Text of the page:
There is some good commentary on the Standard & Poor’s website about their recent insurance linked securities conference which discusses the state of the life insurance securitization market.
Highlights of the release below:
Will Life Insurance Securitizations Wither Without Bond Wrappers?
Issuance of traditional life ILS, where long-term risk is typically packaged and backed up with bond insurance, has been in existence since 2003. Activity has dropped meaningfully since last summer, as ratings were lowered on asset-backed securities, collateralized primarily by subprime and Alt-A mortgage loans, and ratings on several bond insurers fell below ‘AAA’. The underlying securities were generally in the ‘AA’ and ‘A’ categories.
A bright spot for the issuance market is that there is still investor demand for life ILS. Since mid 2007, private placements have accounted for a good portion of the market. Indeed, if private placements were counted, 2007’s ILS activity would have outpaced that of 2006 and will likely exceed issuance for 2008. However, lower investor acceptance of wrapped transactions has prevented any public deals from going to market so far in the first quarter of 2008, so the ILS market remains crimped.
There is still growth potential for securitizations. Said conference panelist Alex Cowley, managing director at Lehman Brothers, life insurance continues to be “an ideal asset to be securitized and wrapped. There’s a huge amount of historical data, which can be used to predict business going forward.”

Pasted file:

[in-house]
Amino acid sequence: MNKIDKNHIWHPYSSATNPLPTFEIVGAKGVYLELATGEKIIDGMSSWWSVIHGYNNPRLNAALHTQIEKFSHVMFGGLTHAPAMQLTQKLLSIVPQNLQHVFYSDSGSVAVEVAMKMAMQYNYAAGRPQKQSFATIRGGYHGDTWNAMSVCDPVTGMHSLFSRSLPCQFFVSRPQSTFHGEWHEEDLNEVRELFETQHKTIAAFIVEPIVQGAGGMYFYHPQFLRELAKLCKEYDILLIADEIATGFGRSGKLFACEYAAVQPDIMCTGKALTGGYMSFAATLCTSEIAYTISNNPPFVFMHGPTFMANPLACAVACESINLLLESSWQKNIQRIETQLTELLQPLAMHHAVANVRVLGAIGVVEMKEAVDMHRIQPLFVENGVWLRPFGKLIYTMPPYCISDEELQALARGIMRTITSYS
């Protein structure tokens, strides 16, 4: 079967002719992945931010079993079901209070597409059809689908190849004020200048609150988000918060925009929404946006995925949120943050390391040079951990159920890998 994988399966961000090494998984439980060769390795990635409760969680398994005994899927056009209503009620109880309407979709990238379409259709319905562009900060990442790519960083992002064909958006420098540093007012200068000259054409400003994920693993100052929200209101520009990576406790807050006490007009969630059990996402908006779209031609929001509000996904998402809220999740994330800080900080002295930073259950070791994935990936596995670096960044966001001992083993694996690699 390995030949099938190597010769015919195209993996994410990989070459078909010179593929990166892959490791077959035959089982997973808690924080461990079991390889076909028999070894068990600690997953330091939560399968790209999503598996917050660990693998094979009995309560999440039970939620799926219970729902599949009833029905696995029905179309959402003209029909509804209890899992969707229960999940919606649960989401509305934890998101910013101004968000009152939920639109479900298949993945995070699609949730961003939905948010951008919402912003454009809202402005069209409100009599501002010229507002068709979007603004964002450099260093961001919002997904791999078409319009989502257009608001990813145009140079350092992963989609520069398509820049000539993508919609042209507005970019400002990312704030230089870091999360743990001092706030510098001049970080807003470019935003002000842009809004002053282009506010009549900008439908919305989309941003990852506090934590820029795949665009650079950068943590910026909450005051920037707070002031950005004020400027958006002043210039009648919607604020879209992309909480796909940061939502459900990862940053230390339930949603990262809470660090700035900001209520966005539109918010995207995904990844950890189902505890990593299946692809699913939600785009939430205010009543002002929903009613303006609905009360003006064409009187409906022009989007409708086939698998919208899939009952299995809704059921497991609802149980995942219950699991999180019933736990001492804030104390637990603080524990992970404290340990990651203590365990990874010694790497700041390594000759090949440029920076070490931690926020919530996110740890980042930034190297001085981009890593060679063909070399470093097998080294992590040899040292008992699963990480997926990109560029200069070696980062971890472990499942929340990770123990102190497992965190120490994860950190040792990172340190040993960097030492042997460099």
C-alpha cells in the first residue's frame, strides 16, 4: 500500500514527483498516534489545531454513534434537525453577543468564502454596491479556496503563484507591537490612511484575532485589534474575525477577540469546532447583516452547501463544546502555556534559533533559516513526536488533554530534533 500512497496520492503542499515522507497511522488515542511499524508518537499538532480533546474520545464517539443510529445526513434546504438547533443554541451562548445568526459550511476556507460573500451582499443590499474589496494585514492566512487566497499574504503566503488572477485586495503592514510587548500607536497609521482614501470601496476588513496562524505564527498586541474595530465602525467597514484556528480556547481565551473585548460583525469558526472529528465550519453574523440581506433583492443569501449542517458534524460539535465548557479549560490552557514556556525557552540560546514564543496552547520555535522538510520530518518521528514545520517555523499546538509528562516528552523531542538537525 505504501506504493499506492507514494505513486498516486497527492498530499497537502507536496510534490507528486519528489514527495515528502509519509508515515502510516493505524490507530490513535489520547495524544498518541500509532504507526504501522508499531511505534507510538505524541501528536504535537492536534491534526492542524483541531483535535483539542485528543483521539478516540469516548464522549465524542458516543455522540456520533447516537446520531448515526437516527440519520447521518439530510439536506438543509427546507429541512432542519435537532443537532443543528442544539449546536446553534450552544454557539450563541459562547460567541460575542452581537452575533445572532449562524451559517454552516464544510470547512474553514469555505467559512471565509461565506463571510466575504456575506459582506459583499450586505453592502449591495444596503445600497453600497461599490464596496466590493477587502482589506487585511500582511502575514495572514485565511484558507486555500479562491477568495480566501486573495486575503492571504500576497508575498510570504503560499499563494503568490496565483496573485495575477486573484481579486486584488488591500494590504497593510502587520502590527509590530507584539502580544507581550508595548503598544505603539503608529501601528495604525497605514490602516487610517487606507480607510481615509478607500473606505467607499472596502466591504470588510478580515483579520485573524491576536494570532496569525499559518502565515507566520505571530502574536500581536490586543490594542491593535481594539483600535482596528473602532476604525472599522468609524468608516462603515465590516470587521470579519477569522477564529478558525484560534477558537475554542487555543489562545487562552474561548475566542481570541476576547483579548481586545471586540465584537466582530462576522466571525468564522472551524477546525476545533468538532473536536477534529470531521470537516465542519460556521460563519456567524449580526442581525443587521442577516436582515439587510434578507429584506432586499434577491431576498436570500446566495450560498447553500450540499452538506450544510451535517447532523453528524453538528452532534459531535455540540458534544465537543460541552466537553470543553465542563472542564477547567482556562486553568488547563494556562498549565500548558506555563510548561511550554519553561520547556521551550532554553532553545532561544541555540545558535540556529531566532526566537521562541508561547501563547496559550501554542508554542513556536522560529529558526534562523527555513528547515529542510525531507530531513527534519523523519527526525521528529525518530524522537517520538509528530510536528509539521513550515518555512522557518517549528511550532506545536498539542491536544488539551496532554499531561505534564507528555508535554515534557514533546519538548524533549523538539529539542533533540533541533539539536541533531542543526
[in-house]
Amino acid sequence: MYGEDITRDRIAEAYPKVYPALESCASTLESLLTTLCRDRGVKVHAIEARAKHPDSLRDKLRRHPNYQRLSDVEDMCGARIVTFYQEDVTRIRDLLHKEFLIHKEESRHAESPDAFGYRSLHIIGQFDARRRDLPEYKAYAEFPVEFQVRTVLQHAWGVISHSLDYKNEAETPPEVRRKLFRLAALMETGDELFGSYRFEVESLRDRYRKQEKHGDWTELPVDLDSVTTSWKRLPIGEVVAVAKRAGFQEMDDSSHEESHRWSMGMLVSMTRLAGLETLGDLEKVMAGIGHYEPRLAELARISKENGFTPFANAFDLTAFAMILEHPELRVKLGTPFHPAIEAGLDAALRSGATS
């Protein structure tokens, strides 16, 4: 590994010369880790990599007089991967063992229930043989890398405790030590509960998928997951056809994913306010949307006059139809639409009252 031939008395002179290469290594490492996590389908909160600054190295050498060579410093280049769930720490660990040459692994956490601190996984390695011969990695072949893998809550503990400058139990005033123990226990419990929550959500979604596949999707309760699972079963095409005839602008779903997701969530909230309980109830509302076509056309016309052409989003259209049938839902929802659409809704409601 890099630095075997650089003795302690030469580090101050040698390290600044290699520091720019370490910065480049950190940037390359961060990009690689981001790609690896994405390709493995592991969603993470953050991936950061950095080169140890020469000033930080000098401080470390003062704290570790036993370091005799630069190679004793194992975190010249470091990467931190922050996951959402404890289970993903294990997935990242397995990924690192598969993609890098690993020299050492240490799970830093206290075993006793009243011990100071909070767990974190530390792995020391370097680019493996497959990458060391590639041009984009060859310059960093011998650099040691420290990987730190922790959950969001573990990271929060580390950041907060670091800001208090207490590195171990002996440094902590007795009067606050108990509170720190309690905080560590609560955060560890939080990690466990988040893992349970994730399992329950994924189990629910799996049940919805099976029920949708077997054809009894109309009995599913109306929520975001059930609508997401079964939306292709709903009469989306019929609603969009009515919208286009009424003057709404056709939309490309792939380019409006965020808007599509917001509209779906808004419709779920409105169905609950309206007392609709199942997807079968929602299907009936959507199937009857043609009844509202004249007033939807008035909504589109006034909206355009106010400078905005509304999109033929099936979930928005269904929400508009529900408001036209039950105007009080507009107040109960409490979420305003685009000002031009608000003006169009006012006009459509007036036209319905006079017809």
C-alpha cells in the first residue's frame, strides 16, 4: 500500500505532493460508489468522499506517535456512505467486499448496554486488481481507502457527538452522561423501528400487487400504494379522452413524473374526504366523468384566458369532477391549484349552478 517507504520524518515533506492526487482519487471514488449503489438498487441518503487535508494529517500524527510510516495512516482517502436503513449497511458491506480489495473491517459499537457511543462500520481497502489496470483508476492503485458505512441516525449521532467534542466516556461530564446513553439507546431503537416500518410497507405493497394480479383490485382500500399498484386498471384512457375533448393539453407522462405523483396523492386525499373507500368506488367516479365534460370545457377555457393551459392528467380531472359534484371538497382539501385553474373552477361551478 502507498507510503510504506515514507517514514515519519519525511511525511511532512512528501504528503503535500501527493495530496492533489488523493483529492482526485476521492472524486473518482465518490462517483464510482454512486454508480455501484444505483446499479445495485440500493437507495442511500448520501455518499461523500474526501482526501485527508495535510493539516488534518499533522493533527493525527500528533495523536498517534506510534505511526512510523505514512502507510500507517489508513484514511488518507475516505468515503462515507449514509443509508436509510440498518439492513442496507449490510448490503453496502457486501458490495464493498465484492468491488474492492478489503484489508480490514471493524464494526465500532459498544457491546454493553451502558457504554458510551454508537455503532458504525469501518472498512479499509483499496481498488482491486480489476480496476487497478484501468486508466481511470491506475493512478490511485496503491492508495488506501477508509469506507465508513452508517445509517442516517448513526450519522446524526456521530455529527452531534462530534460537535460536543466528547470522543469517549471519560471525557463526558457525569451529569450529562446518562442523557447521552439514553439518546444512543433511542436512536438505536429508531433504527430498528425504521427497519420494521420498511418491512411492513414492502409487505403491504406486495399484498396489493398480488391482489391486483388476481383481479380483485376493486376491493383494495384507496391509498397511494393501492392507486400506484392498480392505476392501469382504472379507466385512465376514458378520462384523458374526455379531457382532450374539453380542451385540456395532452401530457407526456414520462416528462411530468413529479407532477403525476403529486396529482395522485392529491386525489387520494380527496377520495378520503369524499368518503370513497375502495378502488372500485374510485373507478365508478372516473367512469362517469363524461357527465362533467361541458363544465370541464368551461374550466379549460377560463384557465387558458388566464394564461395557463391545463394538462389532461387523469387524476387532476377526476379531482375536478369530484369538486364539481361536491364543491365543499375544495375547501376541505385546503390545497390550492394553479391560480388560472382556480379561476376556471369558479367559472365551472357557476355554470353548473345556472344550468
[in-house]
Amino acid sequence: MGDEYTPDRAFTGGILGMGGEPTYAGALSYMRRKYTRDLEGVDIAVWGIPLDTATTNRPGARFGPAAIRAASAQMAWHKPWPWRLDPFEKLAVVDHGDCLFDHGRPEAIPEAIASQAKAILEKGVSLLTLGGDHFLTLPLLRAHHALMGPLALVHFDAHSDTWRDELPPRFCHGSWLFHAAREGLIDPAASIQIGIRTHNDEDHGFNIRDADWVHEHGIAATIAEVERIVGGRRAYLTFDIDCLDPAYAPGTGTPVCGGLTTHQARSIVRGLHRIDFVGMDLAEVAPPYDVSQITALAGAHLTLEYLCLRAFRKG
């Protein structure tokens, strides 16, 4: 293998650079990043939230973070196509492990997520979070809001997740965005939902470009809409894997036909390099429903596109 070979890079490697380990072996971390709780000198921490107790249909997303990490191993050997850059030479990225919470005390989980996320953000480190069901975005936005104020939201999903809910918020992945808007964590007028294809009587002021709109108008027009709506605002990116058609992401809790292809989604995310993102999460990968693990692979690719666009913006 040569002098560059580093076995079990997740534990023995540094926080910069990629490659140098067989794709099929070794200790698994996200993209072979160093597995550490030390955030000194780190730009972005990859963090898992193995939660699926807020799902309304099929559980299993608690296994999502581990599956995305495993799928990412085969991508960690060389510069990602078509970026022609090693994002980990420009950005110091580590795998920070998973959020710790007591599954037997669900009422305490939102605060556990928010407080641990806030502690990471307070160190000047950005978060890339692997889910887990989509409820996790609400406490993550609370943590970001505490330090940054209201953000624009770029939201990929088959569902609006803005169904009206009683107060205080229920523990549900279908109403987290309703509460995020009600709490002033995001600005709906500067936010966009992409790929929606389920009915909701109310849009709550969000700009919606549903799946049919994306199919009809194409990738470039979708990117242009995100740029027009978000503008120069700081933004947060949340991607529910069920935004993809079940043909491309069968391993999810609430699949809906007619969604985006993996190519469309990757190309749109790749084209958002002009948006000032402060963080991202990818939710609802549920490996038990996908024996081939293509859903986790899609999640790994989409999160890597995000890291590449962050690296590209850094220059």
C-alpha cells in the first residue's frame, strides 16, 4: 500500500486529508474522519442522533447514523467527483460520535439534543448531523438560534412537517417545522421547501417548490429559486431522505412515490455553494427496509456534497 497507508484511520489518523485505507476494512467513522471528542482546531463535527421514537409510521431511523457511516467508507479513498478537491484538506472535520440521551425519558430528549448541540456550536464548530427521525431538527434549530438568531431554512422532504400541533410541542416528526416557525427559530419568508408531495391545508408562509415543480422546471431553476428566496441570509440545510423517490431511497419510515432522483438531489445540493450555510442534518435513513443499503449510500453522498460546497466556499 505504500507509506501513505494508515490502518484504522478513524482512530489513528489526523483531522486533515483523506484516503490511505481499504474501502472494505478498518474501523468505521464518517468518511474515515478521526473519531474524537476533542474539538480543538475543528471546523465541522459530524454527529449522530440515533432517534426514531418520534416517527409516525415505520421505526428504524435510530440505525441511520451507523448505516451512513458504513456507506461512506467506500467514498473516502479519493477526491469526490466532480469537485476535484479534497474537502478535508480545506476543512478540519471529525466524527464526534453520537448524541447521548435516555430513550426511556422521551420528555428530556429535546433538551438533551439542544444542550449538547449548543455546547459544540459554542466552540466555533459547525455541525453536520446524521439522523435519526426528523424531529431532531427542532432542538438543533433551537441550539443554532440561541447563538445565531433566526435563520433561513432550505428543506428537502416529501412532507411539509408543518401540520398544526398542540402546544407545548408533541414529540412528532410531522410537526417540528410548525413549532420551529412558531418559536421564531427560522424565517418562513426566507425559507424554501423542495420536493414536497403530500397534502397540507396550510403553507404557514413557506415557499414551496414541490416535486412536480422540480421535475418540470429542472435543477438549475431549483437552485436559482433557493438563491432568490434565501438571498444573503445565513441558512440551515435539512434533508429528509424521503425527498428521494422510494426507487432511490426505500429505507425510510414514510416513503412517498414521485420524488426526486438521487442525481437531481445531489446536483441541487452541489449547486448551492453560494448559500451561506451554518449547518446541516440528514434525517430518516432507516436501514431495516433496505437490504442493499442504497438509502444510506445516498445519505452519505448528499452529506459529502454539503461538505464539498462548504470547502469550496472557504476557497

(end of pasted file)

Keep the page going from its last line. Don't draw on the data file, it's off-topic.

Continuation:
Both Mr. Cowley and conference panelist Shiv Kumar, a managing director with Goldman, Sachs & Co., believe an unwrapped life ILS market could develop. We would likely rate unwrapped ILS paper in the speculative-grade range or close to it, which, Mr. Kumar said, would change how these instruments are priced, marketed, and sold. Alternative wrapper-based structures could also emerge, Mr. Kumar said, which could produce even higher yields.
For a successful unwrapped market to develop, however, more seasoning of lapse experience would have to emerge in the underlying blocks of universal term life (known as AXXX) business. Companies would also have to disclose more information to investors about the underlying block’s lapsation performance and about mortality experience, Mr. Cowley said.
The trick would be getting life companies to provide this information publicly, as most insurers consider it proprietary information. “A balance would have to be found,” said panelist Wayne Stuenkel, senior vice president of Protective Life Corp.
The impact of the auction rate market’s collapse in August 2007, stemming from reduced liquidity following the housing market’s disruptions, has been a kettle of trouble for issuers of what are known as XXX and AXXX transactions. The industry developed these securitizations–which are for long-tail term life and universal term life funding needs, respectively–to lower the cost of funding the excess reserves required by Regulations XXX and AXXX for the 15-50 years of risks the two blocks of business present to their underwriting companies.
The failed auctions of the past seven months have forced issuers of ILS paper to assume higher interest rates, typically between LIBOR plus 1.25% to LIBOR plus 2%, depending on the rating on the paper’s bond insurer. This was much higher than the LIBOR-plus-10-basis-point rate paid when the auction rate market was functioning normally. This substantially raised issuers’ costs of funding the excess reserve requirements and killed off the Dutch auction market for future issuances.
The full text of this release can be read here on the Standard & Poor’s website (registration required).